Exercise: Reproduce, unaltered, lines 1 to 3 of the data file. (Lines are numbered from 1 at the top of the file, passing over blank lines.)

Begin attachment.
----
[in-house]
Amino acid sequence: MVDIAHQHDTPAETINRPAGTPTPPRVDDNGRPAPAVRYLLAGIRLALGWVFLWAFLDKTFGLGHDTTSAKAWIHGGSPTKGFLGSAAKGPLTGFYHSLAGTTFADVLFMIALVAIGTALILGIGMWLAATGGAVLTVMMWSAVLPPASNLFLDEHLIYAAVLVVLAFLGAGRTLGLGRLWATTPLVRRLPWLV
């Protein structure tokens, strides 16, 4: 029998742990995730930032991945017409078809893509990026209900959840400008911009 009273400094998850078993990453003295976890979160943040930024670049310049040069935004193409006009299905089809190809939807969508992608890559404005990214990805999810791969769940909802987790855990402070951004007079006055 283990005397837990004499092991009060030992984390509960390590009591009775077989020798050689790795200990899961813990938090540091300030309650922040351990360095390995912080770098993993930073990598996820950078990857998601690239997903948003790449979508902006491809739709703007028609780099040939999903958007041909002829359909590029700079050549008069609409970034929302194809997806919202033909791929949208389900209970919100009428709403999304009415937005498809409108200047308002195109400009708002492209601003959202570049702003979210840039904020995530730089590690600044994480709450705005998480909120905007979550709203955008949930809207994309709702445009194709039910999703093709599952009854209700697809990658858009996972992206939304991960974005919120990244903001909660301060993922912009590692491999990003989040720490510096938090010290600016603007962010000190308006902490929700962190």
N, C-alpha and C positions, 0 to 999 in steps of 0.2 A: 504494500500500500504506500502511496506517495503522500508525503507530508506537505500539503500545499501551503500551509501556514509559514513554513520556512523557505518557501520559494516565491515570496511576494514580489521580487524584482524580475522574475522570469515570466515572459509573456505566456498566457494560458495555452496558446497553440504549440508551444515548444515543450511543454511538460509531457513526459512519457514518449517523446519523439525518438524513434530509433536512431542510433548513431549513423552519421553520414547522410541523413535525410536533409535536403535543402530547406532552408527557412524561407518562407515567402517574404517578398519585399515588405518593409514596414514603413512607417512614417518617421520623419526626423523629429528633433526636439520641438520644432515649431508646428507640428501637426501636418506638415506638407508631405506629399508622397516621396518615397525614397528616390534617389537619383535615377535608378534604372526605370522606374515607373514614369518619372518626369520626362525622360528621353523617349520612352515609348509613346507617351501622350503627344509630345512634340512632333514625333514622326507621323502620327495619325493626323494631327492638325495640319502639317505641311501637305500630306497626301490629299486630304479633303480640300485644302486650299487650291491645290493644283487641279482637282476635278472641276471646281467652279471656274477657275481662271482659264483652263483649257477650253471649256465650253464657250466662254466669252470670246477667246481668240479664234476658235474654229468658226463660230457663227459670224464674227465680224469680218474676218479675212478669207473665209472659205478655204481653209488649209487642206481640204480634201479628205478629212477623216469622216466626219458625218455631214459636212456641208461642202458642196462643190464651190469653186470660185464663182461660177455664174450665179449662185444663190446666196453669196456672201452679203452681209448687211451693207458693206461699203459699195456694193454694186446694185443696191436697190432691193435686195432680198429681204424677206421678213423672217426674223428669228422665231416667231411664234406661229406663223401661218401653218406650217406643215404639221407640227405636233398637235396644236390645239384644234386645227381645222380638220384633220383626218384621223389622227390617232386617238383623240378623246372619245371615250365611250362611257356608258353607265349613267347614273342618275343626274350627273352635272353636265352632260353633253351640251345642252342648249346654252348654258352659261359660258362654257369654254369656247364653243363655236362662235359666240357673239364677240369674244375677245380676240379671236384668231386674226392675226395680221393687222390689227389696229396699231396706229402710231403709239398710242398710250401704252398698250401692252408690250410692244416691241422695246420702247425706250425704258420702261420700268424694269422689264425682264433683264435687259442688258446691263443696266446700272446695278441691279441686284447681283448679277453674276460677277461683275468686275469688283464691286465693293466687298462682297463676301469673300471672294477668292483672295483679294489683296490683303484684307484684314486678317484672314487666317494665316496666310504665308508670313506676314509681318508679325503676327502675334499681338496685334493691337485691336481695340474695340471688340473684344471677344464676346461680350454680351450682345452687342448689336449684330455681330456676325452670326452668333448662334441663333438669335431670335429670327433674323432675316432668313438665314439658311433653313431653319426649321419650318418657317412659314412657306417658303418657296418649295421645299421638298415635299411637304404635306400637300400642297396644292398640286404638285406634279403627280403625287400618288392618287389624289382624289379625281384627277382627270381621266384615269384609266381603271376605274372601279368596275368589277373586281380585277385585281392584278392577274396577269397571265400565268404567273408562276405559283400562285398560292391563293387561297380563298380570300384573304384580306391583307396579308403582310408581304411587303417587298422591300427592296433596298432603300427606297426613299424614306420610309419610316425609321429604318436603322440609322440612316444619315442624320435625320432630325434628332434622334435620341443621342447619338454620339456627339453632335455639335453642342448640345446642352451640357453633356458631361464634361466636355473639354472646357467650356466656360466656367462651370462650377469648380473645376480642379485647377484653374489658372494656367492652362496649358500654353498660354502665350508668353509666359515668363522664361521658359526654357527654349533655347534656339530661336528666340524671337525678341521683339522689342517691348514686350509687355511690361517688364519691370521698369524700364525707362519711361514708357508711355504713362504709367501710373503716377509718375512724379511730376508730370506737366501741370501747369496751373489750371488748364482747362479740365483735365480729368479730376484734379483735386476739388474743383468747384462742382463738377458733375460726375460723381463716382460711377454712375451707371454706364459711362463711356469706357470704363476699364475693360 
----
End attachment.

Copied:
[in-house]
Amino acid sequence: MVDIAHQHDTPAETINRPAGTPTPPRVDDNGRPAPAVRYLLAGIRLALGWVFLWAFLDKTFGLGHDTTSAKAWIHGGSPTKGFLGSAAKGPLTGFYHSLAGTTFADVLFMIALVAIGTALILGIGMWLAATGGAVLTVMMWSAVLPPASNLFLDEHLIYAAVLVVLAFLGAGRTLGLGRLWATTPLVRRLPWLV
């Protein structure tokens, strides 16, 4: 029998742990995730930032991945017409078809893509990026209900959840400008911009 009273400094998850078993990453003295976890979160943040930024670049310049040069935004193409006009299905089809190809939807969508992608890559404005990214990805999810791969769940909802987790855990402070951004007079006055 283990005397837990004499092991009060030992984390509960390590009591009775077989020798050689790795200990899961813990938090540091300030309650922040351990360095390995912080770098993993930073990598996820950078990857998601690239997903948003790449979508902006491809739709703007028609780099040939999903958007041909002829359909590029700079050549008069609409970034929302194809997806919202033909791929949208389900209970919100009428709403999304009415937005498809409108200047308002195109400009708002492209601003959202570049702003979210840039904020995530730089590690600044994480709450705005998480909120905007979550709203955008949930809207994309709702445009194709039910999703093709599952009854209700697809990658858009996972992206939304991960974005919120990244903001909660301060993922912009590692491999990003989040720490510096938090010290600016603007962010000190308006902490929700962190």